“Selling cocaine in crack form used to subject offenders to the same sentence one would get for selling 100 times as much in powder,” a New York Times article from last week began. “Then the new law -- the Fair Sentencing Act of 2010 -- reduced the disparity to 18 to 1, at least for people who committed their offenses after the law became effective on Aug. 3, 2010…. But what about people who committed their offenses before the statute came into force but were not sentenced until afterward?”
The lower courts have produced split decisions almost as soon as Congress had passed the law, sometimes even within the same court. Now the Supreme Court has agreed to resolve the question.
In essence, as aptly summarized by Law.com’s Daily Report last October, “the Justice Department initially argued defendants who committed their crimes before it became law were ineligible for the new mandatory minimum rules if they hadn't been sentenced by then. Prosecutors argued the new law couldn't help those defendants because the statute didn't expressly say it applied retroactively, and that divided the lower federal courts."
The 7th Circuit sided with the government, while the 1st Circuit went the other way. (See U.S. v. Douglas)
In May, an 11th Circuit panel adopted the prosecution's view in the case of Charles Hudson, serving a 20-year mandatory minimum sentence for crack convictions out of South Florida. The unpublished decision said the panel's conclusion was mandated by language from a 2010 ruling by the 11th Circuit on the new fair sentencing law, United States v. Gomes, 621 F.3d 1343. Then, later in June, an second 11th Circuit panel went the other way in an unsigned but published opinion deciding the fate of Carmelina Vera Rojas, another South Florida drug defendant sentenced under a pre-FSA mandatory minimum, this one 10 years. While the Rojas panel didn't mention the earlier decision in Hudson's case, its June 24 opinion said that the 2010 Gomes decision didn't mandate a ruling for the prosecution because, in that case, Gomes had been sentenced by the time the Fair Sentencing Act was signed into law. The Federal Public Defender's office in South Florida, the Daily Report observed, which represents both Rojas and Hudson, had missed the deadline to ask for a rehearing in Hudson's case, but quickly asked for and was granted permission to do so based on the Rojas opinion. (Here)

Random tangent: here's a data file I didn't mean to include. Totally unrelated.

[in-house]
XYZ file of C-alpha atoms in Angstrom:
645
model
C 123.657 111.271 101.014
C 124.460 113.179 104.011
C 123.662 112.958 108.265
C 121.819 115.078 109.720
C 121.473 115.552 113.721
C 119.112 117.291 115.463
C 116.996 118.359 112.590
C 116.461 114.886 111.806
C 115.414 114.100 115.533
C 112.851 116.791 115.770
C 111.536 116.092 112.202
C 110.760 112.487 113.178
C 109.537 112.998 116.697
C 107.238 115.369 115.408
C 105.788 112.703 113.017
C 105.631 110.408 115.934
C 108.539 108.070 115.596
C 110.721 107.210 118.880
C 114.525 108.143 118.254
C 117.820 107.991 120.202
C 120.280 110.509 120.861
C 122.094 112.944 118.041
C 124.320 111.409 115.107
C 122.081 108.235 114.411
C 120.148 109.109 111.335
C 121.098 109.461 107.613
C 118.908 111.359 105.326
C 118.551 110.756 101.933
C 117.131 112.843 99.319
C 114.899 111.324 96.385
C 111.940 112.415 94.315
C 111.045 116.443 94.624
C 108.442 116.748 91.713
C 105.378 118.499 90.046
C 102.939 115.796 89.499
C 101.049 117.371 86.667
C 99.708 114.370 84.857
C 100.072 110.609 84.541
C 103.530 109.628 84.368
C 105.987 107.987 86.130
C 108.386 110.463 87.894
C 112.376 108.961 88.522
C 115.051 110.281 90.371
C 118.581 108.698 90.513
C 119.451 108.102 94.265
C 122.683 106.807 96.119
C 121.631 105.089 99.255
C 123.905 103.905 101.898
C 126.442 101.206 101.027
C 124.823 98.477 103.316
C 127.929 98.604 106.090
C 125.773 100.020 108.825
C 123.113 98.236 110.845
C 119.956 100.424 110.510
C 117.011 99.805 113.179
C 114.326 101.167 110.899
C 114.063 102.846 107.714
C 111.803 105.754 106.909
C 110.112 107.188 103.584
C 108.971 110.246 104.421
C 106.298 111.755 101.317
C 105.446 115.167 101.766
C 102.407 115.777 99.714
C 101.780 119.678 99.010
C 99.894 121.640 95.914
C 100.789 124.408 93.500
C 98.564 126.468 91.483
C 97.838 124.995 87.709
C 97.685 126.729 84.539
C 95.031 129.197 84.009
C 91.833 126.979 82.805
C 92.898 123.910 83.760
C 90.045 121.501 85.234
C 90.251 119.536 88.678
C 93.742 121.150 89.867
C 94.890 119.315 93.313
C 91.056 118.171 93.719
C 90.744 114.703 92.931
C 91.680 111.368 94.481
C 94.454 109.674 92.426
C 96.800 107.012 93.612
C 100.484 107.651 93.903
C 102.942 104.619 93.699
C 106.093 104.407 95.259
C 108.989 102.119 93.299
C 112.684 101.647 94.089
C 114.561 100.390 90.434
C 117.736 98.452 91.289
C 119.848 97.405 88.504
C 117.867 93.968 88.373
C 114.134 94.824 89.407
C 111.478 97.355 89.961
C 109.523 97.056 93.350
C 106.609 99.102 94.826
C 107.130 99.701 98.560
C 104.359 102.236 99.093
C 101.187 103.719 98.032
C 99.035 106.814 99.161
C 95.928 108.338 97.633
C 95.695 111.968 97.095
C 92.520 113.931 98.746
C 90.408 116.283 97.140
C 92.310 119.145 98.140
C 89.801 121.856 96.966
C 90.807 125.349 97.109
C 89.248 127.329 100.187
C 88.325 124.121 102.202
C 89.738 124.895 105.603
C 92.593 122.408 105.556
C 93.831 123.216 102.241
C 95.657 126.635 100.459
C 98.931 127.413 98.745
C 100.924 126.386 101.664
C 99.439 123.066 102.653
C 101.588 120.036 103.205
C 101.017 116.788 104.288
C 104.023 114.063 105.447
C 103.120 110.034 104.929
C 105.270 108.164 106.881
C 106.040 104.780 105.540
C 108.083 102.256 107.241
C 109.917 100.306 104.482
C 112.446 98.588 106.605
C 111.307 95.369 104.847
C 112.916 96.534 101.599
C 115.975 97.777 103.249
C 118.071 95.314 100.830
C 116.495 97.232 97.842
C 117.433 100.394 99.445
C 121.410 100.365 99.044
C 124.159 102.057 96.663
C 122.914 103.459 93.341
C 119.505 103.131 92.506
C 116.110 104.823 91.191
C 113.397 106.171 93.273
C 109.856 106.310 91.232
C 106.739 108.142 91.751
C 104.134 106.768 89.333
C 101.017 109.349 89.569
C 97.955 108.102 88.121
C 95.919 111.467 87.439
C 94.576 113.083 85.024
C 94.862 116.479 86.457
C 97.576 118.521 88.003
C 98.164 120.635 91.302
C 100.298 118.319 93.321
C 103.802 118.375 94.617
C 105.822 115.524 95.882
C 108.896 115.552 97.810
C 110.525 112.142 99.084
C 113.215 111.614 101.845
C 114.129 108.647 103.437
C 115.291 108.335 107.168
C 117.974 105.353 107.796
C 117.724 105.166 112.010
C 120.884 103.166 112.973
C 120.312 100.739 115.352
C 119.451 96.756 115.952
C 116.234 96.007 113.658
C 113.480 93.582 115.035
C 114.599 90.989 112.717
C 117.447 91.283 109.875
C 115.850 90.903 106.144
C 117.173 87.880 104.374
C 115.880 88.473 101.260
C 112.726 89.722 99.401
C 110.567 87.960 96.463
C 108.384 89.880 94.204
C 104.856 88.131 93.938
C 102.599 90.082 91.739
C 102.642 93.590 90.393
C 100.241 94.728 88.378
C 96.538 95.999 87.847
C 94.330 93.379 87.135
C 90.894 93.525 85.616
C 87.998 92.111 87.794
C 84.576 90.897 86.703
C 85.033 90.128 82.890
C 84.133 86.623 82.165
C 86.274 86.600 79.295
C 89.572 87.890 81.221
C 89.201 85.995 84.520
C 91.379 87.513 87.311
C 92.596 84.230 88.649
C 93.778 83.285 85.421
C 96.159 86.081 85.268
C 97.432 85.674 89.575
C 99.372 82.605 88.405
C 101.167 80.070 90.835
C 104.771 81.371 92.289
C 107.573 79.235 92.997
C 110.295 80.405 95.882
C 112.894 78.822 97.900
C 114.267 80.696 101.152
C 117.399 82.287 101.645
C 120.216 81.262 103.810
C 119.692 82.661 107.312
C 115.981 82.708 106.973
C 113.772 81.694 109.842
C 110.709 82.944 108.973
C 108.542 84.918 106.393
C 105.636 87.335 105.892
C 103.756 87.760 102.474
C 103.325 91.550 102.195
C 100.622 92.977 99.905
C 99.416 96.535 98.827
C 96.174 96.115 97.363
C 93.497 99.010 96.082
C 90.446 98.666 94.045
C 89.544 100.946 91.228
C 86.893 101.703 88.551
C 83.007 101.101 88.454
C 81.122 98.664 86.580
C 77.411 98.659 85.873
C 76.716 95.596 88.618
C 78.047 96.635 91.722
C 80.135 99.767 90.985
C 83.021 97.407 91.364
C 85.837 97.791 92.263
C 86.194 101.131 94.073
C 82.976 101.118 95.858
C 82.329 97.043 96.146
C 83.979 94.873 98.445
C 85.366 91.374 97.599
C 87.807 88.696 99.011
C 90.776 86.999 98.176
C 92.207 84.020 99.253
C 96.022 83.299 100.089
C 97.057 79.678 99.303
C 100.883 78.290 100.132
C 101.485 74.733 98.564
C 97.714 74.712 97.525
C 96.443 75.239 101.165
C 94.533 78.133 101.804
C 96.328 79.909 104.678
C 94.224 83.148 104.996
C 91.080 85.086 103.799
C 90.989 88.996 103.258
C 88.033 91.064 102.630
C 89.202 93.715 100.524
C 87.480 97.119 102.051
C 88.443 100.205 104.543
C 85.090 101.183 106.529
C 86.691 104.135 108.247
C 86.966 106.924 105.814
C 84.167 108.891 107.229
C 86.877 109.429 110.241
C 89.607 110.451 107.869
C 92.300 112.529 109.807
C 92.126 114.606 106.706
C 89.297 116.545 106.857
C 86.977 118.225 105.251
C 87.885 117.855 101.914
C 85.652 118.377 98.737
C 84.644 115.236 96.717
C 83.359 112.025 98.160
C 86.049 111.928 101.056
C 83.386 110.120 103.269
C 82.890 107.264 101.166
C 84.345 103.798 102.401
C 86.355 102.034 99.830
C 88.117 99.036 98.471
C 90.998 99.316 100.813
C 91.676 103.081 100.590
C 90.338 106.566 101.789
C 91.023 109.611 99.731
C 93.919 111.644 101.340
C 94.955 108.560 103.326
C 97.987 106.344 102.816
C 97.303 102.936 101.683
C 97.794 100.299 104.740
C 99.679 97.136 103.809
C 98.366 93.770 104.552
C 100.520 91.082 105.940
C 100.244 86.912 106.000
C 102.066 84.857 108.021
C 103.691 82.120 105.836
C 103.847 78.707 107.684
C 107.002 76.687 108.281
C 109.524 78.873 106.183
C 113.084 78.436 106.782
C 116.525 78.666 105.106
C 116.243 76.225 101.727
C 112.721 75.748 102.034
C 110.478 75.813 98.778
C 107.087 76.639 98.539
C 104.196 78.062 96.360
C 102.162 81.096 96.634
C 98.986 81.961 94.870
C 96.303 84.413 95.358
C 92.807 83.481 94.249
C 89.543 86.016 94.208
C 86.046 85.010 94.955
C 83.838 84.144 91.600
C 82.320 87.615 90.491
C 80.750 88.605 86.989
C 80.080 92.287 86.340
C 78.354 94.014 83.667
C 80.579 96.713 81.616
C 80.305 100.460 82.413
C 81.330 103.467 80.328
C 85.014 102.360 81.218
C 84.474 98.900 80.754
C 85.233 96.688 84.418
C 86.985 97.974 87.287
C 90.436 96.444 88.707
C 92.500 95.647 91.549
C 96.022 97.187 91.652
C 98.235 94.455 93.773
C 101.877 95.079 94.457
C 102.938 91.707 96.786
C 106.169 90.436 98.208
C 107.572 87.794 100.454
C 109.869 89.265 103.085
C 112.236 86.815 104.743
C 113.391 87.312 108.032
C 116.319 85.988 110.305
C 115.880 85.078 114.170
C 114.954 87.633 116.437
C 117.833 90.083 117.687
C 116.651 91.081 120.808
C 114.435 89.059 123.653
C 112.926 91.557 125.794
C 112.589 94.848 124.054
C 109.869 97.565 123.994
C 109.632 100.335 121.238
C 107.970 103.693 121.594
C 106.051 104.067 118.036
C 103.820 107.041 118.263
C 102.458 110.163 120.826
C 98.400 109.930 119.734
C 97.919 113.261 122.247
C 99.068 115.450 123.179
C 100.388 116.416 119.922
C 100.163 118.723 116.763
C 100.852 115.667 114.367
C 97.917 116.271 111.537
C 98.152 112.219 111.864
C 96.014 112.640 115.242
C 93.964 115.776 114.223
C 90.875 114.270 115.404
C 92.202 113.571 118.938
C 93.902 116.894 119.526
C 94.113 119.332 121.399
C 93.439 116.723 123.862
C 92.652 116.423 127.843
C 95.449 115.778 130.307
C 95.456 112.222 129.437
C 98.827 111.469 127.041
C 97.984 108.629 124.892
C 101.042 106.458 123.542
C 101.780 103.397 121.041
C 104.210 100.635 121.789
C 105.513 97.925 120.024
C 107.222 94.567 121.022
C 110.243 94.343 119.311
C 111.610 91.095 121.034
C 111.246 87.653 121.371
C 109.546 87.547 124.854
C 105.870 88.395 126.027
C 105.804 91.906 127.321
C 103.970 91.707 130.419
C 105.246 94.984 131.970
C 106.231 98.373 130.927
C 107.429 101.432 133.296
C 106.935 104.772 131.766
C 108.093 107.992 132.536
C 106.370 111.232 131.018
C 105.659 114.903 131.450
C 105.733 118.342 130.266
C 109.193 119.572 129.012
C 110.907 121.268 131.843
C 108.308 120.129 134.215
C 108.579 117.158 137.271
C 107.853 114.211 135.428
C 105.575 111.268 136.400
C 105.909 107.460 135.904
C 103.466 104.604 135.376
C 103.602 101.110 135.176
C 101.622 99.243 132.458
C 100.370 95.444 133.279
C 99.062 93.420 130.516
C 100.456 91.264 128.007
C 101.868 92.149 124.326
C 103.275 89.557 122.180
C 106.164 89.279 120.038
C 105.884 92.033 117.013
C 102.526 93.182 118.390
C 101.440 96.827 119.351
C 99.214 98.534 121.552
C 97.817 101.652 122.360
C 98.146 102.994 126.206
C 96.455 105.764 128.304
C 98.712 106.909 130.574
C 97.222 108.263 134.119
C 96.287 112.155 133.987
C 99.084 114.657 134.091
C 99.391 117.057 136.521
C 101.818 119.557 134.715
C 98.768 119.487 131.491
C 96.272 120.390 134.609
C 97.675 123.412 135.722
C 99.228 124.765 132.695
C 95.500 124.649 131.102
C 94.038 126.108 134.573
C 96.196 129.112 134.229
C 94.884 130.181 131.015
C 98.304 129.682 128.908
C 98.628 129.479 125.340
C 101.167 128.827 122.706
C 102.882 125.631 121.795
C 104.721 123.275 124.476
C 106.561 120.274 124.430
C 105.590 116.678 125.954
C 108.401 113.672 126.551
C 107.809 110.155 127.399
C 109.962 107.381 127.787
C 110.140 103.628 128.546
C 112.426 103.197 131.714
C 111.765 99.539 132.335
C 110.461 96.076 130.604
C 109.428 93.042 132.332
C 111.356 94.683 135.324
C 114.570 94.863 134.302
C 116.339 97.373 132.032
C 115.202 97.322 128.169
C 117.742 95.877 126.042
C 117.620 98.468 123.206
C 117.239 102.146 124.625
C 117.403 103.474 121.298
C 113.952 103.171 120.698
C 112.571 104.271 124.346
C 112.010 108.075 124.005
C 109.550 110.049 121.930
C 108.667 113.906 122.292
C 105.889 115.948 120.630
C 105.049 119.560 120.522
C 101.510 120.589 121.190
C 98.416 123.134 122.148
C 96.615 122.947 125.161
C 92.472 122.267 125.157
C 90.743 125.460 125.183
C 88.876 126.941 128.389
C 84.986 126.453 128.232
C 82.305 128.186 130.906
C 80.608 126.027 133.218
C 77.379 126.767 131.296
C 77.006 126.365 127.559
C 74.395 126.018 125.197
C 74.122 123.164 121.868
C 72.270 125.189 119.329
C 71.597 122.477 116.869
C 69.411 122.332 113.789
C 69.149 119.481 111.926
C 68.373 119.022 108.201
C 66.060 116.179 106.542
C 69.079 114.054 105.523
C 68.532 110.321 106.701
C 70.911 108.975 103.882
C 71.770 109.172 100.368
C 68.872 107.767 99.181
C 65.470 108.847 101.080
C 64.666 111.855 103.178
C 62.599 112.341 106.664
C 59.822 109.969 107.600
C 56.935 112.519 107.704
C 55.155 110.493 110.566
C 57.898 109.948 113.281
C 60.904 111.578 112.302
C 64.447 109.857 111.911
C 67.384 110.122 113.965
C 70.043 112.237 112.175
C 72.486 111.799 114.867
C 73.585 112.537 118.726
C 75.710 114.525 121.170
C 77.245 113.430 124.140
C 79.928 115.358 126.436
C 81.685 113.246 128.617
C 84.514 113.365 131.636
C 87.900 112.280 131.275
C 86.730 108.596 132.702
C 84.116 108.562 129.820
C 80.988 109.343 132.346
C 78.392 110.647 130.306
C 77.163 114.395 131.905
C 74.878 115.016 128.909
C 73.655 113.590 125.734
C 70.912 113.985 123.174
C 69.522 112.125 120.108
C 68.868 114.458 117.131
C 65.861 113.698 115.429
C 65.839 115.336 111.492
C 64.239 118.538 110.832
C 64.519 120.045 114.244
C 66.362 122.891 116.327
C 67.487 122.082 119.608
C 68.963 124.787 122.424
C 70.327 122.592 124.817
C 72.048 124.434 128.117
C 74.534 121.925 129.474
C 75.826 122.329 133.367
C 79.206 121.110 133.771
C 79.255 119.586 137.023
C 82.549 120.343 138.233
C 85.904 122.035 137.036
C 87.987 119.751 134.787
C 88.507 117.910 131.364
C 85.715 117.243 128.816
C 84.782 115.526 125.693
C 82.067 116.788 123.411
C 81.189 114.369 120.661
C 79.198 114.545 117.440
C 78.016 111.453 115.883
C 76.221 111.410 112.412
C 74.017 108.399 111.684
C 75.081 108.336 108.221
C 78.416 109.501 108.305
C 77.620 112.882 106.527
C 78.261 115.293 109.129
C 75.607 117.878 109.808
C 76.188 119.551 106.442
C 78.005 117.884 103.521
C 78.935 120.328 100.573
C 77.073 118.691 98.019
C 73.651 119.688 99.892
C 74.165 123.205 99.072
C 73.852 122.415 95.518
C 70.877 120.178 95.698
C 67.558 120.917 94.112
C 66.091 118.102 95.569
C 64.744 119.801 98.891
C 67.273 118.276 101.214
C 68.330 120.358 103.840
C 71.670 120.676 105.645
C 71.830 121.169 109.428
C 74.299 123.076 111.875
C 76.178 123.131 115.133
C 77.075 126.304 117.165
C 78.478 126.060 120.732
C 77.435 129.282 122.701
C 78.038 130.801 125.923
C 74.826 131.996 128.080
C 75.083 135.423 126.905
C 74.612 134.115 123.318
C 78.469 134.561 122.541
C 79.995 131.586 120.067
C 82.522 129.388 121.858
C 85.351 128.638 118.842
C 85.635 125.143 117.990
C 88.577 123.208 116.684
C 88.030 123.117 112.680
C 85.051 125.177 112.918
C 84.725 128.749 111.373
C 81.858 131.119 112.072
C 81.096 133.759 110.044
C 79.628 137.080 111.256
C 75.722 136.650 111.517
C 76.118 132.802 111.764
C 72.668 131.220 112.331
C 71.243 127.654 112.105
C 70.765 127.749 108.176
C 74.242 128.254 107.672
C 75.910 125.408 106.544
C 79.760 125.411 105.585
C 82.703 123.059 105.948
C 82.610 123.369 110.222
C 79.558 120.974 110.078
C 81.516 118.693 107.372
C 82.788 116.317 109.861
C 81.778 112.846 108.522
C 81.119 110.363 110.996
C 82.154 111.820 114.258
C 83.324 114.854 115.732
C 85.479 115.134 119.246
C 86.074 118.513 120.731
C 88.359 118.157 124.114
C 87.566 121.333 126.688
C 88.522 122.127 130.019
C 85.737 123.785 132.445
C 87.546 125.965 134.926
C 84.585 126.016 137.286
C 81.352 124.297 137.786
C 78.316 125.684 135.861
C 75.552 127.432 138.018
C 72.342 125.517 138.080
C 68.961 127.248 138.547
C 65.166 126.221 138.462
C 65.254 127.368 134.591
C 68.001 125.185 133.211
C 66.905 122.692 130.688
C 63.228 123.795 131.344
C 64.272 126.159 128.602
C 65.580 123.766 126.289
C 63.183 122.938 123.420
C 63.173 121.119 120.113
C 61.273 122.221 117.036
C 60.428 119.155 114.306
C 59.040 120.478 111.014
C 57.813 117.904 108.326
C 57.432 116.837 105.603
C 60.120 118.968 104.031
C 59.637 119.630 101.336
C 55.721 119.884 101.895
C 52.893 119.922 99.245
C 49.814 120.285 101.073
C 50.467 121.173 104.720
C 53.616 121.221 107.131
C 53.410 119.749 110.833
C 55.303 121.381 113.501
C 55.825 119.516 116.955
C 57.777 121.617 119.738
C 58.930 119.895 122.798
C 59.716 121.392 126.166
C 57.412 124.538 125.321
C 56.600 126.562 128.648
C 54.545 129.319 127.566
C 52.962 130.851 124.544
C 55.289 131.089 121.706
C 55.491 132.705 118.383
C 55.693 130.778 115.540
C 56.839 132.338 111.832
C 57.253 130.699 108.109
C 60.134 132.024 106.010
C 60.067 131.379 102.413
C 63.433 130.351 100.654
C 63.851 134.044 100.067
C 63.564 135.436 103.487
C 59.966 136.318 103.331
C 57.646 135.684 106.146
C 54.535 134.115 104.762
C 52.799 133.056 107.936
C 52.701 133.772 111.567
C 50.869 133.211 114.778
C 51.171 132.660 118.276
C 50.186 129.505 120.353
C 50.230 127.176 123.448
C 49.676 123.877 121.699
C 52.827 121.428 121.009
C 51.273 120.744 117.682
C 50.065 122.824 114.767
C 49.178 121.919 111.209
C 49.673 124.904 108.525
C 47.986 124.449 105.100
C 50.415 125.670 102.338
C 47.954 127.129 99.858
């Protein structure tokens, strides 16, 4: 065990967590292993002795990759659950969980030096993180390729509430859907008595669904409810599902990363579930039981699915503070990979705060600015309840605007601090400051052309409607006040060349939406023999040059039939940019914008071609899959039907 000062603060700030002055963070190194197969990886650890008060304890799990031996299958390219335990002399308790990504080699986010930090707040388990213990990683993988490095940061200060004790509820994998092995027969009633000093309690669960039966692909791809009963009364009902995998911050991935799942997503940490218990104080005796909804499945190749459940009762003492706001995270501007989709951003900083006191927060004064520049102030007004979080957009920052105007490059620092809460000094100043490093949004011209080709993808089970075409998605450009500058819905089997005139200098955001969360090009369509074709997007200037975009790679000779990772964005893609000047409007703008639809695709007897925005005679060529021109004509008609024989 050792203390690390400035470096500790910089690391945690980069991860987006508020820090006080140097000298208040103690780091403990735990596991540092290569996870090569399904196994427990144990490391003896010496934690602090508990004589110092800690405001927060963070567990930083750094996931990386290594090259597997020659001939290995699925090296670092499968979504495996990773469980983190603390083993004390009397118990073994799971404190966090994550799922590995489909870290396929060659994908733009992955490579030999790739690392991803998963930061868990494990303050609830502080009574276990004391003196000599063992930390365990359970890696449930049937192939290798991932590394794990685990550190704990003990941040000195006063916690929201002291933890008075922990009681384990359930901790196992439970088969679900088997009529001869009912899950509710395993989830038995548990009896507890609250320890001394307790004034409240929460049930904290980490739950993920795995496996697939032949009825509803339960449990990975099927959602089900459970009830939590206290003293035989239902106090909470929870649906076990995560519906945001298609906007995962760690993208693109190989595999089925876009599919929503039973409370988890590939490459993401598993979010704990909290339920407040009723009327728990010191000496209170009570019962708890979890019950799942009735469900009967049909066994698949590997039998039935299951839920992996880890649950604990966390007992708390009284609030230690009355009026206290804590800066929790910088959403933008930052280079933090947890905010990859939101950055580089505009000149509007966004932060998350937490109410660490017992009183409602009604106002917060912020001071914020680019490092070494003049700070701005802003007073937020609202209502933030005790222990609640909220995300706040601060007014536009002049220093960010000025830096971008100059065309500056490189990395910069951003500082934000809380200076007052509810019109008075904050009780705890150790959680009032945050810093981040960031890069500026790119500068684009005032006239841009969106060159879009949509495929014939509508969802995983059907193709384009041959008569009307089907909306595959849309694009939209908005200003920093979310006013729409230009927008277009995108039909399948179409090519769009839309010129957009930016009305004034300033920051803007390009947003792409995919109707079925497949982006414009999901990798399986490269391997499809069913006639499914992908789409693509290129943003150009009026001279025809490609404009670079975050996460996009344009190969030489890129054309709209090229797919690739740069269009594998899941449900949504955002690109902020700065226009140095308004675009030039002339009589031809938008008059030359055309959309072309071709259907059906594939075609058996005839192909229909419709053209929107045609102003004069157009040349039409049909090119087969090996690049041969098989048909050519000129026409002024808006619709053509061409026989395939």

Subsequent to that sequence, the 11th. Circuit now appears to be rehearing both Rojas and Hudson, with preceedings being consolidated & scheduled for in February. (Here)
The Times article is about the pair of 7th. Circuit cases -- Hill v. United States, 11-5721 and Dorsey v. United States, 11-5683, which the Supreme Court has also consolidated and will hear together – but, as ScotusBlog last Nov. 10th. has also observed, the Court may well hold Hill so that it can be considered alongside several other cases that raise the same issue including: Dorsey, Robinson v. United States, 11-5842, Fisher v. United States, 11-6096, Hyde v. United States, 11-6364, Lewis v. United States, 11-6464, and, Hernandez v. United States, 11-6602.